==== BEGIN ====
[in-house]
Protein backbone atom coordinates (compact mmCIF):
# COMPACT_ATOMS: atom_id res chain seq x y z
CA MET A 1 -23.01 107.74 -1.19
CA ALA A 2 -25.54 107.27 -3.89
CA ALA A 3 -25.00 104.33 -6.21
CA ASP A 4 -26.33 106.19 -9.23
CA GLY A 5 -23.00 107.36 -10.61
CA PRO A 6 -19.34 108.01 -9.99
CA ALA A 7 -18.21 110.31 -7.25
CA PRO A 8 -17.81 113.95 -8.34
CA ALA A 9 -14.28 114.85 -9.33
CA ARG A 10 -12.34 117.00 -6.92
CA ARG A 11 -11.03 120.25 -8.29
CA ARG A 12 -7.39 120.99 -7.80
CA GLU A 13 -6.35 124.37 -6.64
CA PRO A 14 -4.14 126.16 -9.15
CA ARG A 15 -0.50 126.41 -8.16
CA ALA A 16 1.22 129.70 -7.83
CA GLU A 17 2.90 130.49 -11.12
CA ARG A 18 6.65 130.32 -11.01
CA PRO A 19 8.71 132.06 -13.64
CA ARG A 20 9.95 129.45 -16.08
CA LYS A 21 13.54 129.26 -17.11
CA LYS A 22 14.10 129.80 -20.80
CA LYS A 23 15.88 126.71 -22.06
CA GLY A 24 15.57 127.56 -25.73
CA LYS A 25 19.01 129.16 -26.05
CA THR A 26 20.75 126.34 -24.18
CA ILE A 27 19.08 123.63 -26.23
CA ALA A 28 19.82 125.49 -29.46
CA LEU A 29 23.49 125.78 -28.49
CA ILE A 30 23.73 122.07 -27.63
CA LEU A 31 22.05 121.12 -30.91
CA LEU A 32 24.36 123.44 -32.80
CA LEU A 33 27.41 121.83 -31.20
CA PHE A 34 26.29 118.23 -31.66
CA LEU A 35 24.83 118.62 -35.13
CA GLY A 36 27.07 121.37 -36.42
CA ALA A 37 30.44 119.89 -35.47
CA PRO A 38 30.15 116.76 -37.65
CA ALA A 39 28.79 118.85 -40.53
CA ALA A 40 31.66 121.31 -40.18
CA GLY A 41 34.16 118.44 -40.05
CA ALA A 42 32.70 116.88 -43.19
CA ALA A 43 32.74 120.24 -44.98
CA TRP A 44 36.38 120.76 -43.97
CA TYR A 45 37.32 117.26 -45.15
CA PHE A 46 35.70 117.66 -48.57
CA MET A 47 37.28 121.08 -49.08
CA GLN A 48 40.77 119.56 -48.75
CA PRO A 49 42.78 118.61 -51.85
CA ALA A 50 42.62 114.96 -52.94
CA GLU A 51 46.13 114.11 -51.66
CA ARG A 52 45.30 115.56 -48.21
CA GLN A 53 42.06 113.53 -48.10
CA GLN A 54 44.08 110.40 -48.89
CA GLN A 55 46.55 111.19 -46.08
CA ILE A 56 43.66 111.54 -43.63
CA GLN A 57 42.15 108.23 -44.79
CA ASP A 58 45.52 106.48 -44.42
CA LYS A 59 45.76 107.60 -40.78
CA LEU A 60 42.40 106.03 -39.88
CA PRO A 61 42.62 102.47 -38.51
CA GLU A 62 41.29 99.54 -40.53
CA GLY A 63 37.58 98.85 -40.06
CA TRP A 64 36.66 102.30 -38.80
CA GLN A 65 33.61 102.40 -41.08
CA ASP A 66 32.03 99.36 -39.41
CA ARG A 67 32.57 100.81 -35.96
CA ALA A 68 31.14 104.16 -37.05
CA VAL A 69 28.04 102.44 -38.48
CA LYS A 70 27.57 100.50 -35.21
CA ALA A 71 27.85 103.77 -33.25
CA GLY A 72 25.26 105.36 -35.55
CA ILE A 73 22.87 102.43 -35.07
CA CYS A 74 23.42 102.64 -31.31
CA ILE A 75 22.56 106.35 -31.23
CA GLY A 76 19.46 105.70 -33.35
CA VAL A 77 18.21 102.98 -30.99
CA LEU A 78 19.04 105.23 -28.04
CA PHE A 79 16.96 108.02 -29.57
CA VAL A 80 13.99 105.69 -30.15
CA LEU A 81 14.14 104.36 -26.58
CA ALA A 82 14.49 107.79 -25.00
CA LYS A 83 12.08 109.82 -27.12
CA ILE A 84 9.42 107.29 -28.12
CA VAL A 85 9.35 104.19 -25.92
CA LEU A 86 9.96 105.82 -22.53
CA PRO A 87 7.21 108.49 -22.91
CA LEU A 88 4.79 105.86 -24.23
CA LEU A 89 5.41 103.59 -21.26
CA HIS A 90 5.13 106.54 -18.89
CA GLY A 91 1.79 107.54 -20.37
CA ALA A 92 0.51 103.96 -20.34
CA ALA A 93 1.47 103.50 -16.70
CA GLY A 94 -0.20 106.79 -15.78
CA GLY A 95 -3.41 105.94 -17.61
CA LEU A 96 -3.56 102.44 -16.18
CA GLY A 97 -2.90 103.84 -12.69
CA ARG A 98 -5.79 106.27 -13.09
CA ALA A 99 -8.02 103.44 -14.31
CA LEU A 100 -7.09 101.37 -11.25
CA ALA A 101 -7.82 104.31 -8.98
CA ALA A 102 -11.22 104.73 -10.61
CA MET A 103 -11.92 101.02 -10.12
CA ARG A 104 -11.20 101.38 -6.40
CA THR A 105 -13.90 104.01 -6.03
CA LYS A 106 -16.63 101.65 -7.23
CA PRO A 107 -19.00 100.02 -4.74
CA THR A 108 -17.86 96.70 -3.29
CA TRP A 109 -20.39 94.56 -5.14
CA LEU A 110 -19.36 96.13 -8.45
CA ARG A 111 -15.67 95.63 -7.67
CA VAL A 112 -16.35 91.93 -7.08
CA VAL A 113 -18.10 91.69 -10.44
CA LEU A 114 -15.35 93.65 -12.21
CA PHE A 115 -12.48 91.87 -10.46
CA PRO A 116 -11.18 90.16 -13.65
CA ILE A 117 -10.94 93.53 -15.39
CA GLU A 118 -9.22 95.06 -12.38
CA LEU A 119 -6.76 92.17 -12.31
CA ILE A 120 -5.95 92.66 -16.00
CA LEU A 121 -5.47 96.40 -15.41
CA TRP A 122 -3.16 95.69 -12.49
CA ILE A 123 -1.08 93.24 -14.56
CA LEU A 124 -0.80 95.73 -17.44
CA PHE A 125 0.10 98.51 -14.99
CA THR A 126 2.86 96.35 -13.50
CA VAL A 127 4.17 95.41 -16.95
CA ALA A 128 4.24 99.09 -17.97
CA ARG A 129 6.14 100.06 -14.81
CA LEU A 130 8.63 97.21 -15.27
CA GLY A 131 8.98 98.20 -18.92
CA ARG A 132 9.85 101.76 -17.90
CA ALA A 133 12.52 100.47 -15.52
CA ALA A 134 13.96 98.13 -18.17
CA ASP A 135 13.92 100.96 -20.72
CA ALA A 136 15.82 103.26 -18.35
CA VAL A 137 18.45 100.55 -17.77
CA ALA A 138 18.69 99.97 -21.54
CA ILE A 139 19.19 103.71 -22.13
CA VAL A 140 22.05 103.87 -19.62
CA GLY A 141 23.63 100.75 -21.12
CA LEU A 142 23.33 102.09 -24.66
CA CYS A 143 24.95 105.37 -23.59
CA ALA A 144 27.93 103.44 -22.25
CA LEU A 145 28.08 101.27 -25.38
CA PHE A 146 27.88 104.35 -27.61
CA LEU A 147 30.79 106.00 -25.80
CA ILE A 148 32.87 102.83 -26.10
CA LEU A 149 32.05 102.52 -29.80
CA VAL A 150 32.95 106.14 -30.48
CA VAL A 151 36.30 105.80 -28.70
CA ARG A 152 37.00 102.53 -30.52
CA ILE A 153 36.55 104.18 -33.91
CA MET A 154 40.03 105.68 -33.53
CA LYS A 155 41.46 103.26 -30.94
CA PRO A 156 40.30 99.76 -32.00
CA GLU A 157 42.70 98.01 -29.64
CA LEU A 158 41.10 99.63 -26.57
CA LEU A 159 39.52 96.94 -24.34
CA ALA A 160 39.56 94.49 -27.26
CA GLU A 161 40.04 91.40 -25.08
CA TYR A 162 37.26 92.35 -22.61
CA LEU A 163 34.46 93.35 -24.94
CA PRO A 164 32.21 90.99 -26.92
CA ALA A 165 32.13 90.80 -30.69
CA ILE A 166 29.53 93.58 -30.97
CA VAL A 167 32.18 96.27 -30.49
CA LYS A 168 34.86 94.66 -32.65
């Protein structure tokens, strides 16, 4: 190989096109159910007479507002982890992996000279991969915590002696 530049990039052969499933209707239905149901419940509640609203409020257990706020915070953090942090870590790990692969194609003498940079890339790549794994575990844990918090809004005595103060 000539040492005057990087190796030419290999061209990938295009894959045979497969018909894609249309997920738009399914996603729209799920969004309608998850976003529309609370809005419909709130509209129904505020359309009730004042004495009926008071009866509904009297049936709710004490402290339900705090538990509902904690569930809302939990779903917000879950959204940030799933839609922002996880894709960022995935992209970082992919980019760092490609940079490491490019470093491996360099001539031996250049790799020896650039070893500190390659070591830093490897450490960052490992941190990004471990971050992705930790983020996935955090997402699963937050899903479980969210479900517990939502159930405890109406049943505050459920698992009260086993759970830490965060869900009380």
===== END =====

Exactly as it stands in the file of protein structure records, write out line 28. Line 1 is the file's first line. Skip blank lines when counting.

CA LYS A 25 19.01 129.16 -26.05